Shoots erect, determinate, occasionally indeterminate, 12–15 cm, clustered to short-decumbent, leaves of mature portion slightly smaller than leaves of juvenile portion; annual constrictions distinct to indistinct; juvenile growth erect. Leaves reflexed at base, ascending at stem apex (forming cluster) and spreading for most of stem length, sparse, yellow-green (juvenile portion) to yellow-green to green (mature portion), lustrous; largest leaves lanceolate with roughly parallel sides, 5–8 mm; smallest leaves triangular, widest at base, 3–6 mm; margins almost entire with low papillae or a few large teeth; stomates on both surfaces, few (1–25 per 1/2 leaf) on adaxial surface. Gemmiferous branchlets produced in 1–3 pseudowhorls at end of annual growth; gemmae 4–5 × 3–4 mm; lateral leaves 1–1.5 mm wide, acute, widest above middle. Spores 29–38 µm.
Habitat: On damp, shaded, acidic sandstone, rarely on shale or exposed sandstone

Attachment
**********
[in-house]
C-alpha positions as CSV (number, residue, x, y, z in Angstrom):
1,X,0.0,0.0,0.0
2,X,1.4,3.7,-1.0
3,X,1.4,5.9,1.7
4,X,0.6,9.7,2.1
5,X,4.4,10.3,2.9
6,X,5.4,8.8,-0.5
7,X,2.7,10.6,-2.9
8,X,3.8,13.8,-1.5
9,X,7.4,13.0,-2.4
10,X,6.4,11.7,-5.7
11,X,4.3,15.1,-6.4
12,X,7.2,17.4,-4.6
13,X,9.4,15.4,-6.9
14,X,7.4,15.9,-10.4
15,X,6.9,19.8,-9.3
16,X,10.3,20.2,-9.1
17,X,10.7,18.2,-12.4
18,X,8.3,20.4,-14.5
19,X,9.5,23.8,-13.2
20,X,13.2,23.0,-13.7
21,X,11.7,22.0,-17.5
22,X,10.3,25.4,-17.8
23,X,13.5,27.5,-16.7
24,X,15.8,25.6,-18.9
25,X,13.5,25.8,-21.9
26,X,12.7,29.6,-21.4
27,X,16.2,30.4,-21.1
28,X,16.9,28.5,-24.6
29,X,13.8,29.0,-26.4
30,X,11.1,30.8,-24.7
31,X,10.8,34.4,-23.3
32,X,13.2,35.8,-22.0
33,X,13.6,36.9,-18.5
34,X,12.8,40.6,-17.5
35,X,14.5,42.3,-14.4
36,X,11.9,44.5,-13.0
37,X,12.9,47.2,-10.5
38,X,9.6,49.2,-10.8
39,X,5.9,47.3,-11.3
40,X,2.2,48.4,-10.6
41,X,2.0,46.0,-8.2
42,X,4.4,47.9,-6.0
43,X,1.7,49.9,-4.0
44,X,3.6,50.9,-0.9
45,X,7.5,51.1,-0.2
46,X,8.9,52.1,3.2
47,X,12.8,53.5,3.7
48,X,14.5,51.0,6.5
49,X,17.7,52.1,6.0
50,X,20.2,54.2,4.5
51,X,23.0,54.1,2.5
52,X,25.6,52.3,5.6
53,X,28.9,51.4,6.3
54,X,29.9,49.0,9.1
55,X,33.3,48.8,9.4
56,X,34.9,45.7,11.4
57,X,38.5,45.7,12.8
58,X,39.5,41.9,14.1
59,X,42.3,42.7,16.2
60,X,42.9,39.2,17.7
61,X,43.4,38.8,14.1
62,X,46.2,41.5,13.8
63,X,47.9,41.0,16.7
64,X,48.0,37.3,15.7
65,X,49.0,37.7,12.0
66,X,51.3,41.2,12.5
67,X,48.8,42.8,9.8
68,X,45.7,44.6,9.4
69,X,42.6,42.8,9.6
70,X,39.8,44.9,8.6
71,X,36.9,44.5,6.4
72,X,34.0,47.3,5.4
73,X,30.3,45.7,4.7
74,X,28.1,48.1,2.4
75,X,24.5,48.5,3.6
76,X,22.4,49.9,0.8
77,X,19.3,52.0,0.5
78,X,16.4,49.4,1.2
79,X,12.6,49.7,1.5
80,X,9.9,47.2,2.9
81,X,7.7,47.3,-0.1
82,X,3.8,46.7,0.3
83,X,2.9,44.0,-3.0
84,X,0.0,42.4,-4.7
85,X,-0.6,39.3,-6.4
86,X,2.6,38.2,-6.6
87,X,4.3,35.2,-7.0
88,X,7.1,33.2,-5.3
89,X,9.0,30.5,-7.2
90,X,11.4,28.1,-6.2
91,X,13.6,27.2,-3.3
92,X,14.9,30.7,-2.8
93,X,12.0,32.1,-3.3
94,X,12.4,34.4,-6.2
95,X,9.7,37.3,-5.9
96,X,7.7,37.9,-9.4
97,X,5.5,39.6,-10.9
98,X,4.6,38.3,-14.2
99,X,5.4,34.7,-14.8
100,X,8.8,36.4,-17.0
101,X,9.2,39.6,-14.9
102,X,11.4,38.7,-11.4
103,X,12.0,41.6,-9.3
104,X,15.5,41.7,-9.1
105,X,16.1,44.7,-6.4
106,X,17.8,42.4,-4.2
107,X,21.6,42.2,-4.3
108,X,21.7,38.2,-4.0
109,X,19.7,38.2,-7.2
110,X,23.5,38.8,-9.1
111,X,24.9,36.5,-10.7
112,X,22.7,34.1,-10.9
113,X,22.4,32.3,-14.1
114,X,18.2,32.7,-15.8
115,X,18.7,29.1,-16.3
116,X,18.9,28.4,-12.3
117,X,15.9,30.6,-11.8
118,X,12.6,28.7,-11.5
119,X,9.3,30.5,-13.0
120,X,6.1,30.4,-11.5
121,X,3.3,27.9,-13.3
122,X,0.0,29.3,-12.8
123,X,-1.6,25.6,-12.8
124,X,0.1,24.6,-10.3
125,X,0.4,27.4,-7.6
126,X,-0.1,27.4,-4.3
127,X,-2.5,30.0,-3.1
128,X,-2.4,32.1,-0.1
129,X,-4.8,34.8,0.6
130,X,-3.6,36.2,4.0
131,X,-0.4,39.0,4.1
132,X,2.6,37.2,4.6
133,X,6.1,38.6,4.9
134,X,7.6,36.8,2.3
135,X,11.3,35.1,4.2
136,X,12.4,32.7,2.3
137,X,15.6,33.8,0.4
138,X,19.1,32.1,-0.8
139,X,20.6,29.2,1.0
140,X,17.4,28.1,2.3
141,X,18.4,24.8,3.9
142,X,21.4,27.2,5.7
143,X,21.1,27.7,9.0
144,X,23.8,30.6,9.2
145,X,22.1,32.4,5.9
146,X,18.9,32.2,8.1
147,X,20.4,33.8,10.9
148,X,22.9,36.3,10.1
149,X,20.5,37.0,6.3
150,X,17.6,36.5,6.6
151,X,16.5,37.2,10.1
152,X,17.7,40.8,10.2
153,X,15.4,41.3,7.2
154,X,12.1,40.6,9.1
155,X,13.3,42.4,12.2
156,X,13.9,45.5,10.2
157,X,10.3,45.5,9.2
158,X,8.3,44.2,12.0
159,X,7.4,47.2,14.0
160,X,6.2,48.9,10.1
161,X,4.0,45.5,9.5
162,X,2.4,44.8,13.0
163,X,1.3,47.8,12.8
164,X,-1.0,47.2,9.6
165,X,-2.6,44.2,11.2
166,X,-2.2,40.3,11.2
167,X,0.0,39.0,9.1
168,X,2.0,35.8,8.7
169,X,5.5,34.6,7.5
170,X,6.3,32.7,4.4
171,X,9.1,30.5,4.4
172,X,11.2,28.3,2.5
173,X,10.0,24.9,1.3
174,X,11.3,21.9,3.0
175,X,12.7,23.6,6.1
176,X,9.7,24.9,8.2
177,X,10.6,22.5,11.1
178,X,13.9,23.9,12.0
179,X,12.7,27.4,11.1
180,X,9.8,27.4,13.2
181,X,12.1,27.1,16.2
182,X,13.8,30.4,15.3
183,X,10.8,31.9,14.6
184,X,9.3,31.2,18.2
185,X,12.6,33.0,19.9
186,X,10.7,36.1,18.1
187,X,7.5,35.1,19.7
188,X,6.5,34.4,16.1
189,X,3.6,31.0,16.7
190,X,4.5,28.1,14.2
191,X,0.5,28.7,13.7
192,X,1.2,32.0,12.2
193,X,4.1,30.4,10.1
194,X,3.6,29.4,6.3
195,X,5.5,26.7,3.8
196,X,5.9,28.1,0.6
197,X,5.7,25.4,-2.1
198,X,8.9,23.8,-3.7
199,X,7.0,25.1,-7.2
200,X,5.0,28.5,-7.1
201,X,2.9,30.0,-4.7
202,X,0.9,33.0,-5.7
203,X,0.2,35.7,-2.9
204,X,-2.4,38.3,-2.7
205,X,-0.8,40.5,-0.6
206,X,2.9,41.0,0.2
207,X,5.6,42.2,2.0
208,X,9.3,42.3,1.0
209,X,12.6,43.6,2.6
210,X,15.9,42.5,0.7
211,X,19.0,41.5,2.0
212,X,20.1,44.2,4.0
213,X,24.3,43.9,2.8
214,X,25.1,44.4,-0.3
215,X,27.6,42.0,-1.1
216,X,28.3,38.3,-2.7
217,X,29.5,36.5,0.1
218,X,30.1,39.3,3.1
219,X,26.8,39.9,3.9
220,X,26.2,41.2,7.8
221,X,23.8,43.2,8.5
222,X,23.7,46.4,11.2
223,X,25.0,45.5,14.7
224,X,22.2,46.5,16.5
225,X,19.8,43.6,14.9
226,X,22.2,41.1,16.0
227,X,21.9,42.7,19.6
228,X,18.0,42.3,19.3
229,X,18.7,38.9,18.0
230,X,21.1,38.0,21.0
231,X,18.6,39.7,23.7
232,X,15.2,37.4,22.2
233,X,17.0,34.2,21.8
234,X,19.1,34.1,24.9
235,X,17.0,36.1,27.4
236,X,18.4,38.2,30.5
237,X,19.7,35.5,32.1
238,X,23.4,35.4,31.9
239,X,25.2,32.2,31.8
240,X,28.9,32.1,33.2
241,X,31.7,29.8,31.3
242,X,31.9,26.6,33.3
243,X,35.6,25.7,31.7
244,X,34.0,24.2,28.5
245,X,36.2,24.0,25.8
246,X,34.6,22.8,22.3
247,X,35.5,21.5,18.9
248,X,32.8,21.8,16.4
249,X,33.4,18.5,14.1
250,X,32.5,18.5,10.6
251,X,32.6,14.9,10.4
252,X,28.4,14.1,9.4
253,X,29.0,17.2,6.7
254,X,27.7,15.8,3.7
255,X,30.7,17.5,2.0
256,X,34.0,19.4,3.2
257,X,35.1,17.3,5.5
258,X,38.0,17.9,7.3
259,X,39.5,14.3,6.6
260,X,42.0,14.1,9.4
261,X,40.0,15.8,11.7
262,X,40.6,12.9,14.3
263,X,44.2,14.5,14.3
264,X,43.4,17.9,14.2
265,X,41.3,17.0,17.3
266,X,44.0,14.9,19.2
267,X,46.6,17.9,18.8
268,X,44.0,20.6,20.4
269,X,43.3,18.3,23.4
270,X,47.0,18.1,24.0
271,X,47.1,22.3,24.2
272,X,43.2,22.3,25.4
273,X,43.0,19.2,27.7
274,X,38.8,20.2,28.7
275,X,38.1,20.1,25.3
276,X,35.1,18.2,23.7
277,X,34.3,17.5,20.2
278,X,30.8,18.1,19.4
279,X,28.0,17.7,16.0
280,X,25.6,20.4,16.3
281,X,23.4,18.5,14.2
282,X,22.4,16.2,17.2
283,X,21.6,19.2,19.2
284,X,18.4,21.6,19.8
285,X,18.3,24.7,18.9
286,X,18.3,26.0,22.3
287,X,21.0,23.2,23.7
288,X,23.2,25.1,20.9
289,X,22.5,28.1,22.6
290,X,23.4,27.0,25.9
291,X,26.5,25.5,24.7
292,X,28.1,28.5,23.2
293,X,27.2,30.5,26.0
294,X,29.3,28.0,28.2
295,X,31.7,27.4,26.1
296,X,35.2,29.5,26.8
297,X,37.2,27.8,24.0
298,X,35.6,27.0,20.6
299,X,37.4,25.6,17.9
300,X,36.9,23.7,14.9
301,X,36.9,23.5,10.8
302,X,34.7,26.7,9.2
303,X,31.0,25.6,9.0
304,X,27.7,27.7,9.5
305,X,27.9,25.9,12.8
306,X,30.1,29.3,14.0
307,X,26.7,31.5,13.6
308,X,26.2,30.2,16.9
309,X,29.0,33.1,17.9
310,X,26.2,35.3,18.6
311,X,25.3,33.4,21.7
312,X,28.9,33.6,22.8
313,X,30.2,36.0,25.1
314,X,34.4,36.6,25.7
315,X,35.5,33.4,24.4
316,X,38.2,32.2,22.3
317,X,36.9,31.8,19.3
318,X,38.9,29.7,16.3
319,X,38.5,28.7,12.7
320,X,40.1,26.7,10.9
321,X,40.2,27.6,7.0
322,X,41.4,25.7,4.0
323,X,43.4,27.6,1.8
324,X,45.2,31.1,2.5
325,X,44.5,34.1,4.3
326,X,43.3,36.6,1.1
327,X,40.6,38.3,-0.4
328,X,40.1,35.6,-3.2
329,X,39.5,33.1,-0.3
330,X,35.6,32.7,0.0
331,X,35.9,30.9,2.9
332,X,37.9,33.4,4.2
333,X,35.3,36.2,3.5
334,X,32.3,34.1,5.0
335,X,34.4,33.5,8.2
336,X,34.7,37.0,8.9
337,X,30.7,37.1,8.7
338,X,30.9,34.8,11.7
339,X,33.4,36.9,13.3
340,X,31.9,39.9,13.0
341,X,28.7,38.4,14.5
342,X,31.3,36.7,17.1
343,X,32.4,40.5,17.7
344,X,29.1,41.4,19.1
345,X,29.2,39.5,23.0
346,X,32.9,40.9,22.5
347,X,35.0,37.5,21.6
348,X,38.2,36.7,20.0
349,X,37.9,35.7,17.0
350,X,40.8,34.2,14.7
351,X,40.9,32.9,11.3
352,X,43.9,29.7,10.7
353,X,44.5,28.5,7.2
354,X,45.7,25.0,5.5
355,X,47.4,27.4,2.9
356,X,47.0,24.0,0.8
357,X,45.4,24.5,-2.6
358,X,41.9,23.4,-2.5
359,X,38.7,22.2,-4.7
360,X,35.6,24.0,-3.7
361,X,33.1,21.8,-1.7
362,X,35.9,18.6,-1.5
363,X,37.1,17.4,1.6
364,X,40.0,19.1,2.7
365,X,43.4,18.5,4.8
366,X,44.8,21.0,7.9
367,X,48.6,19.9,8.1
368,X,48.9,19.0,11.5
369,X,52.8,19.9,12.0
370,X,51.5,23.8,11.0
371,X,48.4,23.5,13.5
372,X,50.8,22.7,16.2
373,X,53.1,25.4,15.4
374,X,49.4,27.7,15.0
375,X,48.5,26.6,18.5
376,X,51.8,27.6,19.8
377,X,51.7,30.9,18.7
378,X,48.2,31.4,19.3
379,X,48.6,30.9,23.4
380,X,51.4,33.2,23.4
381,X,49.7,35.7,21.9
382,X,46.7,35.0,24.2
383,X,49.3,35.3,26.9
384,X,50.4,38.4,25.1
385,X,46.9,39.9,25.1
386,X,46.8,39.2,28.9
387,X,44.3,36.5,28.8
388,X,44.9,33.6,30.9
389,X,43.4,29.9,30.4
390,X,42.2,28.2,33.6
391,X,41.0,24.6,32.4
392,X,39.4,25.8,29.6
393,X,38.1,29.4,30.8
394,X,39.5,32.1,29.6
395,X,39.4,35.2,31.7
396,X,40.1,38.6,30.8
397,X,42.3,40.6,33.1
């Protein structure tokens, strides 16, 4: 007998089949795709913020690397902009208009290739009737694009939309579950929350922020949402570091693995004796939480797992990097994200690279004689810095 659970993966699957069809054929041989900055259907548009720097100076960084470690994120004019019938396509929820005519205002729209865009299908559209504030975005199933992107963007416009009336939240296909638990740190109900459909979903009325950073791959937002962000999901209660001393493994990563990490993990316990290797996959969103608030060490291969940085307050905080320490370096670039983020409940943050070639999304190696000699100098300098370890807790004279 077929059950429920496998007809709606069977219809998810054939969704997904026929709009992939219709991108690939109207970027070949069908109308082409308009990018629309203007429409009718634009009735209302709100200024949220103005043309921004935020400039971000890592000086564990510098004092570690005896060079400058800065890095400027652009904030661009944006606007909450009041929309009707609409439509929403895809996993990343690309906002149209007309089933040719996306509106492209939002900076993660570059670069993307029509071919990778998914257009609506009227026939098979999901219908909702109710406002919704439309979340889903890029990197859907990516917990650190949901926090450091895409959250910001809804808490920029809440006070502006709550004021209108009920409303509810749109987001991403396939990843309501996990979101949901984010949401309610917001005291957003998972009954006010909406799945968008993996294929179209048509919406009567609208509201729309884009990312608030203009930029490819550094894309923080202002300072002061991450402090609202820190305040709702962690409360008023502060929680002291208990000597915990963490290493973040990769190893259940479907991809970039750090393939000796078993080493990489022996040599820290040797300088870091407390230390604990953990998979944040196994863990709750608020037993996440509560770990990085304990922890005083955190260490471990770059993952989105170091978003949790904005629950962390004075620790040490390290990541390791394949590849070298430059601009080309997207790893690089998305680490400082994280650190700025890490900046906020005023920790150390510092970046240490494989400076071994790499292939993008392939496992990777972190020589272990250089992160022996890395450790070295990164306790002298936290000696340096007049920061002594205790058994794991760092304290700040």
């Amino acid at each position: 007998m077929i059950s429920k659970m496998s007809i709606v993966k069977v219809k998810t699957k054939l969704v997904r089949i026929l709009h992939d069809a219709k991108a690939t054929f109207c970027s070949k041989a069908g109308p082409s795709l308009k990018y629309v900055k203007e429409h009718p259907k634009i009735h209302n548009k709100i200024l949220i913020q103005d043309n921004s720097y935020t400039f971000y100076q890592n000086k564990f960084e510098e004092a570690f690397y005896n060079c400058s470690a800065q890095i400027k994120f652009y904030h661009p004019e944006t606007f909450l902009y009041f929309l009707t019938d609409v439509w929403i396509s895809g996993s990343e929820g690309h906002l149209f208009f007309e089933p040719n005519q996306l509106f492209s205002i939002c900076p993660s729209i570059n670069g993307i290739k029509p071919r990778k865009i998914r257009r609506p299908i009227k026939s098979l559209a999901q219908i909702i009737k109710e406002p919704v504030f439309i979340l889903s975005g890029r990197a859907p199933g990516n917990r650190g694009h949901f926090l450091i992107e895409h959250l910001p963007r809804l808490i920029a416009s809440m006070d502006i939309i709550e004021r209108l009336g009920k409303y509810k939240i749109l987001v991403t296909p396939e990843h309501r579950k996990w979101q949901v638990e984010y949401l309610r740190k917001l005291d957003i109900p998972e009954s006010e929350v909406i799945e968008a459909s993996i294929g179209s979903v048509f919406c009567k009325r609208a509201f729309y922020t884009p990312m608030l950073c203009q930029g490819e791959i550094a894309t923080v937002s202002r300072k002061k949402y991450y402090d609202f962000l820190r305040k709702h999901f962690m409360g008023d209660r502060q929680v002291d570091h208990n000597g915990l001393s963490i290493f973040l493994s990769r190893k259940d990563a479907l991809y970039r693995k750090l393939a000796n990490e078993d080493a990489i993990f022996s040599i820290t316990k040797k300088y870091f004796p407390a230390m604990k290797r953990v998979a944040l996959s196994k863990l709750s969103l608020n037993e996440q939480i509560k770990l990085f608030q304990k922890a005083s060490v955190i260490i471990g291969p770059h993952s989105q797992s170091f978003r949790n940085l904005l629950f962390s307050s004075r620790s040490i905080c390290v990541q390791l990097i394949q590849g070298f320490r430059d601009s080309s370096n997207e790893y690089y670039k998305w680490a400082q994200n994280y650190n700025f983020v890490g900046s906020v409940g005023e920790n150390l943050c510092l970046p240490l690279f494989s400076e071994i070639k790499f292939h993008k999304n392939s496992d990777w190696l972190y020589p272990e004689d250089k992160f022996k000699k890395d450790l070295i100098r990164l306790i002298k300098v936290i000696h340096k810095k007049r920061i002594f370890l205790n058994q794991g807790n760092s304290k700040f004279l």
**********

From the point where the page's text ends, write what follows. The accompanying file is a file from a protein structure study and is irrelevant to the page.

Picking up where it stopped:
Elevation: 50–1200 m
Ala., Ill., Ind., Iowa, Ky., Minn., Mo., Ohio, Pa., Tenn., Va., W.Va., Wis.
Huperzia porophila occurs in several disjunct populations, most notably in the Driftless Area of Iowa, Minnesota, and Wisconsin. A sterile hybrid between H. porophila and H. lucidula, H. × bartleyi, occurs throughout the range of H. porophila. It reproduces vegetatively by gemmae and is common in habitats intermediate between those of the two parents. In Ohio the hybrid may occupy sites to which H. porophila would otherwise be restricted, thus reducing the sites available for colonization by H. porophila (A. W. Cusick 1987).